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Home Depot’s ex-finance chief to become CEO of UPS

March 12, 2020, 5:30 PM UTC

Carol Tomé will soon become the first outsider, sort of, in United Parcel Service’s long history.

Tomé, the former CFO of The Home Depot, is not quite an outsider, having served on the UPS board since 2003, giving her deep inside knowledge of the shipping giant and winning her the top job. She will take the reins on June 1, UPS said on Thursday.

She will replace, David Abney, a UPS lifer who became CEO in 2014 after a long career during which he rose from package-loader. Her appointment continues a trend to bring in more outsiders into the UPS fold: as reported by Fortune in December, one-third of UPS’s 12-person senior management team is currently made up of outsiders, a big switch for a 113-year-old company long known for nurturing talent in-house. That has included a CFO from PepsiCo and a head of transformation from Walmart.

Including women currently in CEO roles and those not yet in the job but whose appointments have been announced, like Tomé, the Fortune 500 now includes 38 female CEOs. That will drop by two to 36 once the chiefs of IBM and KeyCorp leave this spring.

Tomé, 63, was a key architect of the team of top executives that helped Home Depot emerge from the 2008-09 financial and housing crisis and become one of the best performing major retailers in the country by revenue growth and stock performance. She was a leading candidate to become Home Depot’s CEO in 2014 and stayed on for five more years despite not snagging the top job. Over the course of her time there, including 18 years as CFO, she worked with five CEOs.

She will have big shoes to fill. On Abney’s watch, UPS embraced the growth of e-commerce, quickly investing in its online infrastructure. The company delivers for nine of the 10 largest U.S. retailers by revenue and works with Amazon.com even as that company builds up its own delivery network, raising concerns on Wall Street about that tight relationship. Amazon last year spent $8.6 billion having UPS delivery its packages—11.6% of its $74 billion in revenue last year.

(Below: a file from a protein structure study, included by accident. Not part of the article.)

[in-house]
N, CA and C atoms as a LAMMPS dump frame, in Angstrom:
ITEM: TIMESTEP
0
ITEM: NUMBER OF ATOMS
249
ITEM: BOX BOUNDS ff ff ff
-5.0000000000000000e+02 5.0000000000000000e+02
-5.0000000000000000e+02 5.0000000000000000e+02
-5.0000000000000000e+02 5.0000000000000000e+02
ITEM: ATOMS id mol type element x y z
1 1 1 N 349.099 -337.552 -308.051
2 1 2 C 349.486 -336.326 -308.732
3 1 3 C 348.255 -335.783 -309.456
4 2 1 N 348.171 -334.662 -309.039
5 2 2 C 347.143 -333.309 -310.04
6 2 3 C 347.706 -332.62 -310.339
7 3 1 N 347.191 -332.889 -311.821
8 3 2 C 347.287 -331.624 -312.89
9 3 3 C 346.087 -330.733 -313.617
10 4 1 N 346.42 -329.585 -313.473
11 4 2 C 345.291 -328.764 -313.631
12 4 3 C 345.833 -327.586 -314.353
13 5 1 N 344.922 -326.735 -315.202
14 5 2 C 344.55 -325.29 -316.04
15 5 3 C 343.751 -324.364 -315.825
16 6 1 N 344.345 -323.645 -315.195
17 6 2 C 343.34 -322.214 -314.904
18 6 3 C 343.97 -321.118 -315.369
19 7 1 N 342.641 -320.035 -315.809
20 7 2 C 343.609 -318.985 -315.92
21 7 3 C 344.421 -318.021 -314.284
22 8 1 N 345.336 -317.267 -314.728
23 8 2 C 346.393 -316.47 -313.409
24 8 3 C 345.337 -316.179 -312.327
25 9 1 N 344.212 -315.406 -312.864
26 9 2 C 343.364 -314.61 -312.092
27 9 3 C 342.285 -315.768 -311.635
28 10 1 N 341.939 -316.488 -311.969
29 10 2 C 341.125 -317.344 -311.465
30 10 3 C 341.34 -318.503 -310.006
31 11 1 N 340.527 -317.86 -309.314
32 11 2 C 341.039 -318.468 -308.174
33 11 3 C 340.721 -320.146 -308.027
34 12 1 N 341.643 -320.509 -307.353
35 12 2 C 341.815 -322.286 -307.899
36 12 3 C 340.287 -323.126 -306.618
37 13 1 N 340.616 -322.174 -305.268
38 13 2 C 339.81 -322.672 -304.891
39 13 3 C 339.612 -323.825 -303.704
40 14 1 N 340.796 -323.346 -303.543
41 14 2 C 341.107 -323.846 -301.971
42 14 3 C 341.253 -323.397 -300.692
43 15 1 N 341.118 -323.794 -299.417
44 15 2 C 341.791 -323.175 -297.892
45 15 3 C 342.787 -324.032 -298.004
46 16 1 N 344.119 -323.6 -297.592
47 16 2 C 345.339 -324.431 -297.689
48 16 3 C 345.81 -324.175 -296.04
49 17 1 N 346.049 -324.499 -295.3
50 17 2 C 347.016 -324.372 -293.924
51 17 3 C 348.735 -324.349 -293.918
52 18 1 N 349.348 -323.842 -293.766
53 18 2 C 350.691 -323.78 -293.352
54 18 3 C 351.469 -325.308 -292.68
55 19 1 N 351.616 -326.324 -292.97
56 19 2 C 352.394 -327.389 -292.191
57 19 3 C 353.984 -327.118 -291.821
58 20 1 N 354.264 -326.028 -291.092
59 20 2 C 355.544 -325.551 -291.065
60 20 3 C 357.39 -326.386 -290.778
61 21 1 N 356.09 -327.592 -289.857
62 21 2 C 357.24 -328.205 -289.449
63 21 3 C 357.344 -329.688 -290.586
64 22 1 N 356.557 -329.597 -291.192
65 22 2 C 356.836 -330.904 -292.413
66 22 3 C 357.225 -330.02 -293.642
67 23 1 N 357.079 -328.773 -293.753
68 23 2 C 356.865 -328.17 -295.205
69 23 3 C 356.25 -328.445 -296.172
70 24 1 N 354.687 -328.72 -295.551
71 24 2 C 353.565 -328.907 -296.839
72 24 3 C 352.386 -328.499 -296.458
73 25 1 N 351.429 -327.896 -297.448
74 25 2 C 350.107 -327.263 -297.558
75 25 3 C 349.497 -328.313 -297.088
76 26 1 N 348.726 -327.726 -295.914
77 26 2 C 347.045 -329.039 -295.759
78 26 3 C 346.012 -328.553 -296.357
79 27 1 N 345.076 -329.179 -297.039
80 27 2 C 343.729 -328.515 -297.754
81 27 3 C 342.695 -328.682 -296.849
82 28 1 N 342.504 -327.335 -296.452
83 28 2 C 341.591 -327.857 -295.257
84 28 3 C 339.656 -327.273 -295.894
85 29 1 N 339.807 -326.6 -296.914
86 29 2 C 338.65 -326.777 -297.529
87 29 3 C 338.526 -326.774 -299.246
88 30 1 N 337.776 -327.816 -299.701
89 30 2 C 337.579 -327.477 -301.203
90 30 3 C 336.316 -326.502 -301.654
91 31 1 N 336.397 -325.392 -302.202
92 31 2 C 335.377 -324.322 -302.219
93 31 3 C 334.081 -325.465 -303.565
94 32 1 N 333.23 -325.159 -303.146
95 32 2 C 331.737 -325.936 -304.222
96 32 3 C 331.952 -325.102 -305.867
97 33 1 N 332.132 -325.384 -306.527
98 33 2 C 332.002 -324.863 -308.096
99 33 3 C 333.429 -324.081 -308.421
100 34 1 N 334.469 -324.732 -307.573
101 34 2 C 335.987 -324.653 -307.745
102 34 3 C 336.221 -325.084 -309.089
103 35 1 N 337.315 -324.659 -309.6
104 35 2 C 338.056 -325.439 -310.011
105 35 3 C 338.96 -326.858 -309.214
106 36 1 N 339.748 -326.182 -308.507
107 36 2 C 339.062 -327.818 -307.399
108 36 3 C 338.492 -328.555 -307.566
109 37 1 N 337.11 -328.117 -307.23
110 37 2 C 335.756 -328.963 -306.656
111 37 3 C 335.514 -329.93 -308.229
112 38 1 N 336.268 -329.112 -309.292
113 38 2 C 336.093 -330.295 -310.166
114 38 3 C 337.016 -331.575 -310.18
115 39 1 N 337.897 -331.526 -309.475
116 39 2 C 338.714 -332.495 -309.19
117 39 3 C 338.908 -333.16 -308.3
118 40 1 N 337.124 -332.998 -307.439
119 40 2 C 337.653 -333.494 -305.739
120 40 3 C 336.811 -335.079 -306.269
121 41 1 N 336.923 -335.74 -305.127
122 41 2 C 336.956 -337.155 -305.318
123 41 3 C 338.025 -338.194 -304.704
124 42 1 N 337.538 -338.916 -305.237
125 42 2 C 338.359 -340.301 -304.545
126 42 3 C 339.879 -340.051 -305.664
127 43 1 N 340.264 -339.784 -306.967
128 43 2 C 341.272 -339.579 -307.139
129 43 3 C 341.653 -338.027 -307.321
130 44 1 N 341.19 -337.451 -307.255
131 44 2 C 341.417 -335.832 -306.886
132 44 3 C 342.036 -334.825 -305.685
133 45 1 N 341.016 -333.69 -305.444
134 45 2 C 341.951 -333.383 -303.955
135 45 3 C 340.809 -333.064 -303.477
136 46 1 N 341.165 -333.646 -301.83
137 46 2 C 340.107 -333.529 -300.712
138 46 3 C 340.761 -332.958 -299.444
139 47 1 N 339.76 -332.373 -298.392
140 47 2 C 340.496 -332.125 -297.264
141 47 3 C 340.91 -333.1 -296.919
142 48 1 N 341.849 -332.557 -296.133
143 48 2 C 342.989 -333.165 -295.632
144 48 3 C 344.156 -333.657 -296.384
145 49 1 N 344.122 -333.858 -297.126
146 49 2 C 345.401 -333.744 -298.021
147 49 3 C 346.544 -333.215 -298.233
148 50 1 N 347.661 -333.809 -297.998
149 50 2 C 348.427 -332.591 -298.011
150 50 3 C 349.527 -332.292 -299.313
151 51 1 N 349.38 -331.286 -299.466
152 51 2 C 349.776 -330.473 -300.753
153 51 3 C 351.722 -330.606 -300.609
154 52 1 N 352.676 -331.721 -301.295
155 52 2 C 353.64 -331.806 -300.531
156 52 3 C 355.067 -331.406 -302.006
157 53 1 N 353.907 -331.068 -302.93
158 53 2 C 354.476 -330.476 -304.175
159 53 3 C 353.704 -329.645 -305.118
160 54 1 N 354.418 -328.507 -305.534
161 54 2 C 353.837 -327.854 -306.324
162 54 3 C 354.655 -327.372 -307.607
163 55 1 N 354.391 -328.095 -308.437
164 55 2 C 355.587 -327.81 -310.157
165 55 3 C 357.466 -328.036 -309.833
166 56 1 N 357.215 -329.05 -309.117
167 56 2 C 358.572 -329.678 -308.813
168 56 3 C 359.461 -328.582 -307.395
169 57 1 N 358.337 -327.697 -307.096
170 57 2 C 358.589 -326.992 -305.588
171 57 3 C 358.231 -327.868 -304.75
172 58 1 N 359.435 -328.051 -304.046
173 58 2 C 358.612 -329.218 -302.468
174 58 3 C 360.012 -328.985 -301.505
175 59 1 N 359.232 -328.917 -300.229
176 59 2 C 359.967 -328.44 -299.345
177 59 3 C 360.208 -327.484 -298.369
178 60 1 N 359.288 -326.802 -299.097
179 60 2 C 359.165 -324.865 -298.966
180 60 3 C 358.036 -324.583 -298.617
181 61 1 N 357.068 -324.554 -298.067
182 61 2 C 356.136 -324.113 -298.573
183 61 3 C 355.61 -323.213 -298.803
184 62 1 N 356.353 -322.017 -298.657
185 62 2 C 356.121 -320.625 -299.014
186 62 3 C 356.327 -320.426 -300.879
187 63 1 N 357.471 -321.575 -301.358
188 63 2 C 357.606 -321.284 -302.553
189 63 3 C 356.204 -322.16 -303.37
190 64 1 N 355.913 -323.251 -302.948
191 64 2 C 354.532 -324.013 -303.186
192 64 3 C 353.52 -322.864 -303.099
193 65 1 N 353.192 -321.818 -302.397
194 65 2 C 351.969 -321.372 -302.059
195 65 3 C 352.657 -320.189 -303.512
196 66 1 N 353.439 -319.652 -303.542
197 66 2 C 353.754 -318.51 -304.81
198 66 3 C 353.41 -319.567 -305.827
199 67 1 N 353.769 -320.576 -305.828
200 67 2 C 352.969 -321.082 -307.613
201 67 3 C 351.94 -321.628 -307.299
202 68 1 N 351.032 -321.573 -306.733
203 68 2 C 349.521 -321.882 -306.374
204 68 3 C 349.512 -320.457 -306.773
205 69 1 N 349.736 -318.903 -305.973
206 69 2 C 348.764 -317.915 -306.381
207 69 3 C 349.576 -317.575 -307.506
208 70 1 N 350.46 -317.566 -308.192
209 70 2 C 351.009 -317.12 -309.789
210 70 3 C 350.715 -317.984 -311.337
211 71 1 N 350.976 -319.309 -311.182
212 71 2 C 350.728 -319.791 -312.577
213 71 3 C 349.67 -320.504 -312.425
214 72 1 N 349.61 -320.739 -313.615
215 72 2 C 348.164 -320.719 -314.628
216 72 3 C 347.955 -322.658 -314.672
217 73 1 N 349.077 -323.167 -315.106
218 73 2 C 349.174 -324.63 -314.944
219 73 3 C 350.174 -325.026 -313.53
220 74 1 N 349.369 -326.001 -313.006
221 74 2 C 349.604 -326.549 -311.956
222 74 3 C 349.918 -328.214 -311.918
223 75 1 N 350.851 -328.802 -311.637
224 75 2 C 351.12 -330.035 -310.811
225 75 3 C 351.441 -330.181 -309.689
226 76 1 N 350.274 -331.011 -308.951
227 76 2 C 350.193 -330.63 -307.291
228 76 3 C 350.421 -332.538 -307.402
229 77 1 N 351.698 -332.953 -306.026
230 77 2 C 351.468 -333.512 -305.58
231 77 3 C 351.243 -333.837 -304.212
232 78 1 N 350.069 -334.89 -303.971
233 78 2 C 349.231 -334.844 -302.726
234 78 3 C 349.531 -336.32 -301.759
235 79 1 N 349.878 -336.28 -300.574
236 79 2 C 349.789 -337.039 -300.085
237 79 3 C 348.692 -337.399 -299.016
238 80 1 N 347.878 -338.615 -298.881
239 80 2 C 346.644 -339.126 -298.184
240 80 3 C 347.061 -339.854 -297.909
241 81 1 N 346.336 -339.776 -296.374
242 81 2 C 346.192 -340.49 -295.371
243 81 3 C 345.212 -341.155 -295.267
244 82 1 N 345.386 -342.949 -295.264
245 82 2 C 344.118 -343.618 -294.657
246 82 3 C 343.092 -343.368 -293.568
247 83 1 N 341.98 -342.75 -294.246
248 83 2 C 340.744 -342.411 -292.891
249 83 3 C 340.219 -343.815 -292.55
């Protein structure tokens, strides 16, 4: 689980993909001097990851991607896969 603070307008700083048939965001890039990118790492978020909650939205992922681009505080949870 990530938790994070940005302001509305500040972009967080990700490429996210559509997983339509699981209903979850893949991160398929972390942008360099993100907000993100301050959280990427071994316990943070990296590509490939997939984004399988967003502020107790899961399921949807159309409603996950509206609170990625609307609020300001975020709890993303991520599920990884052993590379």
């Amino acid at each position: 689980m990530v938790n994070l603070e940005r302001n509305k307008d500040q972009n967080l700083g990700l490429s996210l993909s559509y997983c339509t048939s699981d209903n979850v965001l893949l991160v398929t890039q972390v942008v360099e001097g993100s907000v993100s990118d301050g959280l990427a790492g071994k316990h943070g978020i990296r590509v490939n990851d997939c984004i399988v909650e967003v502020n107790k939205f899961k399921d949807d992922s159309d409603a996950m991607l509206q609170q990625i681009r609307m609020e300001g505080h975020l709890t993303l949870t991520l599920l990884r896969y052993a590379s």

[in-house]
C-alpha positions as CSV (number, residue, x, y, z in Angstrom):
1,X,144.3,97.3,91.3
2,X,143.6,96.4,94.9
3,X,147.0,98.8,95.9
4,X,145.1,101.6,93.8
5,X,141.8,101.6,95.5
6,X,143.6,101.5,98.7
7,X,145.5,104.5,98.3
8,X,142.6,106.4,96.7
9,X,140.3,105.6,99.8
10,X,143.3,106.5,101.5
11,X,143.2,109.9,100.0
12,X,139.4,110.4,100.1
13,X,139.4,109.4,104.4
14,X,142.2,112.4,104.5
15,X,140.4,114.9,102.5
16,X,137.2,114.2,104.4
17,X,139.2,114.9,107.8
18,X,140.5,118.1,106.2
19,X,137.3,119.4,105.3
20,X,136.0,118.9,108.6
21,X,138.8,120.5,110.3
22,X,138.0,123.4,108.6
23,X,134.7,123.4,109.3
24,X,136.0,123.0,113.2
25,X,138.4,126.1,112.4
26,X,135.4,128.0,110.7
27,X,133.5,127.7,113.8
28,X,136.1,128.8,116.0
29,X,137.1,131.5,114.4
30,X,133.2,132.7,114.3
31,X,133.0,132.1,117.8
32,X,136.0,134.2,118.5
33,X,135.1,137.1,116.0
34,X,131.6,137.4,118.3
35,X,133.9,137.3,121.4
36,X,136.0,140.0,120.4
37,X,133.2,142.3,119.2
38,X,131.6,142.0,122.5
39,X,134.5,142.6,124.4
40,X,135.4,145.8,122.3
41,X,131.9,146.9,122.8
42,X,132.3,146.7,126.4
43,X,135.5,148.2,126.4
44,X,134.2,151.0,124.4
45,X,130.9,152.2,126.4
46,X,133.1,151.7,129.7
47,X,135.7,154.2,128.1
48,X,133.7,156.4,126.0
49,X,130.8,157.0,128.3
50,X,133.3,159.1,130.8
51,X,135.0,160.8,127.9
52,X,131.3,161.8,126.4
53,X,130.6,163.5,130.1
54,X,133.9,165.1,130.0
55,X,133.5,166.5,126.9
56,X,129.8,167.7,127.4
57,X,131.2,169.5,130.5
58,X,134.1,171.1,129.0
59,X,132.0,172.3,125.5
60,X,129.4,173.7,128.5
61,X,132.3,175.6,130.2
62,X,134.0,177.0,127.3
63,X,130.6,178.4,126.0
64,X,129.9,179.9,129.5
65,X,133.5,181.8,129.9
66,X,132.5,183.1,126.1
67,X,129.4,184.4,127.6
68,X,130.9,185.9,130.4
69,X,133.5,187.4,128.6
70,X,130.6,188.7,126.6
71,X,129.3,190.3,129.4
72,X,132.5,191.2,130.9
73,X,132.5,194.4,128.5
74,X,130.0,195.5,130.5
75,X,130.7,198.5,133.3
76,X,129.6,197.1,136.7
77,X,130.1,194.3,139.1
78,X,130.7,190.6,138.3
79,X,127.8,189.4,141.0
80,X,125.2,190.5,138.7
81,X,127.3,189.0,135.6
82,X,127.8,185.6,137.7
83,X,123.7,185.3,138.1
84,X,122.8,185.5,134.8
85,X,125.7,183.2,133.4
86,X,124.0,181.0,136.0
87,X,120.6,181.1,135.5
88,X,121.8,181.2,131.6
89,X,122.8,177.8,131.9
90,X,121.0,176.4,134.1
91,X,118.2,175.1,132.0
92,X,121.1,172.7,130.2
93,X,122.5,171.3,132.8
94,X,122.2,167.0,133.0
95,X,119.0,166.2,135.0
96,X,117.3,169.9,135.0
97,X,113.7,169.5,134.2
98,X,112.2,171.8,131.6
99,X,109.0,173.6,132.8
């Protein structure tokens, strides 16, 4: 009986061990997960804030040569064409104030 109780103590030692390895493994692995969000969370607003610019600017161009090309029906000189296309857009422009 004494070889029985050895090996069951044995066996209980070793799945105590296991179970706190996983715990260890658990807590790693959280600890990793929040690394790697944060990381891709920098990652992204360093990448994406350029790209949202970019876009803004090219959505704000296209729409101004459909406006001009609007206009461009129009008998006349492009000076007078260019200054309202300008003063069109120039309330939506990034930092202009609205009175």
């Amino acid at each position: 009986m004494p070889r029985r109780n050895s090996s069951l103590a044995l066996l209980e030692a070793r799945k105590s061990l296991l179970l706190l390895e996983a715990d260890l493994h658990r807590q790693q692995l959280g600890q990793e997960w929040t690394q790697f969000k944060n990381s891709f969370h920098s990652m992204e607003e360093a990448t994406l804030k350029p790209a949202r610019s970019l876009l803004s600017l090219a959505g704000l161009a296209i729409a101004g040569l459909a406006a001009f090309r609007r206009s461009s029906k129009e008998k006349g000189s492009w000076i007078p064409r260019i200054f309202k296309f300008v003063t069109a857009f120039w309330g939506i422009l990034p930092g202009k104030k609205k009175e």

As detailed in the Fortune article, UPS is experimenting will all sorts of technology including drones to protect its position in e-commerce delivery, a market FedEx initially was slow to embrace but is now competing in more aggressively.

The more recent move to seven-day delivery has also been a big deal for UPS. It required UPS to develop a more flexible—and less expensive—delivery fleet, as well as investing in new technologies like automation, robotics, and drones. UPS is a highly complex operation: The company delivers nearly 22 million packages a day and operates a fleet of 600 planes and thousands of vehicles, with half a million employees worldwide.

Those play to Tomé’s strengths. Home Depot has seen explosive sales growth in the last decade thanks to its culture of constant reinvention and the use of tech to keep its physical stores relevant to customers, particularly the contractors that generate the bulk of its sales.

That experience and Tomé’s deep familiarity with UPS made her the perfect candidate for the top job.

“Carol was the clear choice,” said William Johnson, UPS’ lead independent director. “Carol has in-depth knowledge of UPS’s business, strategy and people.”

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